There is ongoing interest in what is known as contract cheating – where students pay others to write assessment for them.
The Australian higher education regulatory agency TEQSA has just released a Good Practice Note on the subject. A team of researchers is currently in the middle of a large scale project to develop strategies to design assessment to counter the phenomenon: ‘Contract Cheating and Assessment Design: Exploring the Connection’
Contract cheating is conceptually different to traditional notions of plagiarism in that it is a predominantly commercial, market driven enterprise. Rather than a student surreptitiously borrowing another student’s work, contract cheating involves arms length payments to strangers who provide assessment answers for profit. Research has uncovered that such organisations can be multinational in scope, sourcing paper writers from Africa, Asia and Europe. In such circumstances it becomes relevant to ask whether such behaviour should be seen as criminal, and what offence may have been committed. While students are easy targets here, finding ways to prosecute the ‘essay mills’ is more complex.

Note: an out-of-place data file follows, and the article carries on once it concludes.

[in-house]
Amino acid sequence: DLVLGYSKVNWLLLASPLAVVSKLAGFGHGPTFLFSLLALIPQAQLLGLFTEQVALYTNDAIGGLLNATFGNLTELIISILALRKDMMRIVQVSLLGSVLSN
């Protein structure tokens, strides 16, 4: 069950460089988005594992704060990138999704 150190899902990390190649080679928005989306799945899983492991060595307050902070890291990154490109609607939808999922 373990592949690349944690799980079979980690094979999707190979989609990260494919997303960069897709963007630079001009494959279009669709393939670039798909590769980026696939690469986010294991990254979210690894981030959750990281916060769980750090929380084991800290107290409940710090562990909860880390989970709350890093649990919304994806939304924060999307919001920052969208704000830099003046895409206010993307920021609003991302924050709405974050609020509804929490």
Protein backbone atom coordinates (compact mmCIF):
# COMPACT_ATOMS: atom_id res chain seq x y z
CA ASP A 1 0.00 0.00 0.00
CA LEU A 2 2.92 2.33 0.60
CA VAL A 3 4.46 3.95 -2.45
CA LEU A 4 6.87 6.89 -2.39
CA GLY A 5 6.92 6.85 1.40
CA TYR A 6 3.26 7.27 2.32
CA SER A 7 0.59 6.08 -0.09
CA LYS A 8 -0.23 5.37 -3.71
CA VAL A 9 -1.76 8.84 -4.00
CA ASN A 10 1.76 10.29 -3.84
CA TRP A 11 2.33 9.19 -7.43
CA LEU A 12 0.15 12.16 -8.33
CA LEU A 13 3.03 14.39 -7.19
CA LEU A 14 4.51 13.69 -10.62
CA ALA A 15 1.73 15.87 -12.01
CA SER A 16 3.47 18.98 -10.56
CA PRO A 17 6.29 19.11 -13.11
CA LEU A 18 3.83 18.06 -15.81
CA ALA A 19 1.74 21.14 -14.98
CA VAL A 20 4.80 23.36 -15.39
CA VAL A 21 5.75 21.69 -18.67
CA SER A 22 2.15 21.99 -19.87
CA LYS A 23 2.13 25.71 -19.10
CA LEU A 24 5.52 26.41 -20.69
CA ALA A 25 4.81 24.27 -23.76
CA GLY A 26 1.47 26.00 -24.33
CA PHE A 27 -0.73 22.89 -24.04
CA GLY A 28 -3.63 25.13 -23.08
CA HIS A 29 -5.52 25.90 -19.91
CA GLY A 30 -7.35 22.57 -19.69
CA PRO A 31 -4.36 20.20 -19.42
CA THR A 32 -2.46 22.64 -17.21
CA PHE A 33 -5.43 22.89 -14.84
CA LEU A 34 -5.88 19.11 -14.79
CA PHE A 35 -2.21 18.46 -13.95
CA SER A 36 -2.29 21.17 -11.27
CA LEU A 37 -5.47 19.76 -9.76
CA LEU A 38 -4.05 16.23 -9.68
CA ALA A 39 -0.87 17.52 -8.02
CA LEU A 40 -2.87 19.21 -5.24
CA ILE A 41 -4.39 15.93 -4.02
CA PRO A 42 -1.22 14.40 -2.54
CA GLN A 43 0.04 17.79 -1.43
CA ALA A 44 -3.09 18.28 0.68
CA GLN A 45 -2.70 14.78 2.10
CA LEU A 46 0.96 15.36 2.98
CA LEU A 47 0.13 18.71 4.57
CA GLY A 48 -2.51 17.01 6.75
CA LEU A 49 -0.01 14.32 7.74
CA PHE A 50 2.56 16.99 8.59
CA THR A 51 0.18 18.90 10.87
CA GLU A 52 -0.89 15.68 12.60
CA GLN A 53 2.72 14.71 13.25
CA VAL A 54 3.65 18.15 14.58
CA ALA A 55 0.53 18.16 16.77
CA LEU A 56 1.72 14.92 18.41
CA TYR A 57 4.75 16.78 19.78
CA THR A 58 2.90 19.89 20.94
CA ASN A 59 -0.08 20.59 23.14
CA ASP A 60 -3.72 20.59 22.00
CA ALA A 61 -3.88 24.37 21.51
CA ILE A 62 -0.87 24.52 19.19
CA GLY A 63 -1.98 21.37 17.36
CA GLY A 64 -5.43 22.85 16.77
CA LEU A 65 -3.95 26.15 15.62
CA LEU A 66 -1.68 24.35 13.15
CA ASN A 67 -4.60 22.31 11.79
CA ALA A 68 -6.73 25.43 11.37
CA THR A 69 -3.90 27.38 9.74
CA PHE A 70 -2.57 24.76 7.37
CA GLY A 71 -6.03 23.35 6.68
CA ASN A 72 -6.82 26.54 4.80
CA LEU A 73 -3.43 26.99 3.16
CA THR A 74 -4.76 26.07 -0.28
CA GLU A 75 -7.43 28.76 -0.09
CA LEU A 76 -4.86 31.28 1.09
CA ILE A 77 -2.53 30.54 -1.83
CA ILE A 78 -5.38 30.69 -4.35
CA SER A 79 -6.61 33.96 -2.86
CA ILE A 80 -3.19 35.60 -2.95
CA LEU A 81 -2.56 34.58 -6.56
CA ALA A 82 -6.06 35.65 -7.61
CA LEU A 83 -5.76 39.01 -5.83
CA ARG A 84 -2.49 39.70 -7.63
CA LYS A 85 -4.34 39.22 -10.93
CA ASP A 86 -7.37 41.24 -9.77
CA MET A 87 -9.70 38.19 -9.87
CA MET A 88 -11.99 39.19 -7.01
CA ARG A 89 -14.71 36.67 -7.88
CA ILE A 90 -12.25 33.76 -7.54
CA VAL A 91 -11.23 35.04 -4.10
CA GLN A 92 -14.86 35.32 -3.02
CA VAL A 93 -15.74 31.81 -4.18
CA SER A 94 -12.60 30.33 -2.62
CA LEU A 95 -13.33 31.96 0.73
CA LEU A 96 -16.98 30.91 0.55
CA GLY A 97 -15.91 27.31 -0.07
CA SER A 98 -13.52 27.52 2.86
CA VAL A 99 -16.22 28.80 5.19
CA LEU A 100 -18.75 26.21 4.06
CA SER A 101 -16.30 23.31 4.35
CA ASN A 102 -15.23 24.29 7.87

Two articles address this issue. My recent article ( Contract cheating: Will students pay for serious criminal consequences?) looks at criminal liability in Australia, with a focus on NSW, suggesting that offences such as fraud, forgery and conspiracy to defraud may be committed. It also considers New Zealand’s specific anti-cheating legislation. The existence of an arguable basis for criminal prosecution of such entities also permits authorities to apply to freeze bank accounts under proceeds of crime legislation. This may be seen as a controversial approach, but it has already been adopted in New Zealand: Commissioner of Police v Li  NZHC 479
In a UK context, an article earlier this year by Michael Draper, Victoria Ibezim and Philip Newton ( Are Essay Mills committing fraud? ) explored whether essay mills can be prosecuted under the English Fraud Act 2006. They suggest it would be difficult and argue for the creation of a strict liability offence. Although their article does not discuss it, conspiracy to defraud and proceeds of crime offences are likely to be also available.
The conundrum that underlies the analysis in both articles is the fact that the criminality is at base that of a group crime – joint criminal enterprise or conspiracy – but on policy grounds it seems best to have the students dealt with in an educative and restorative manner outside of the criminal courts while throwing the book at the essay mills. Specific legislation banning the operations of the essay mills is the simple fix, but raises further questions of scope and standards of proof. It will be interesting to see if governments in Australia and the UK decide to take that path.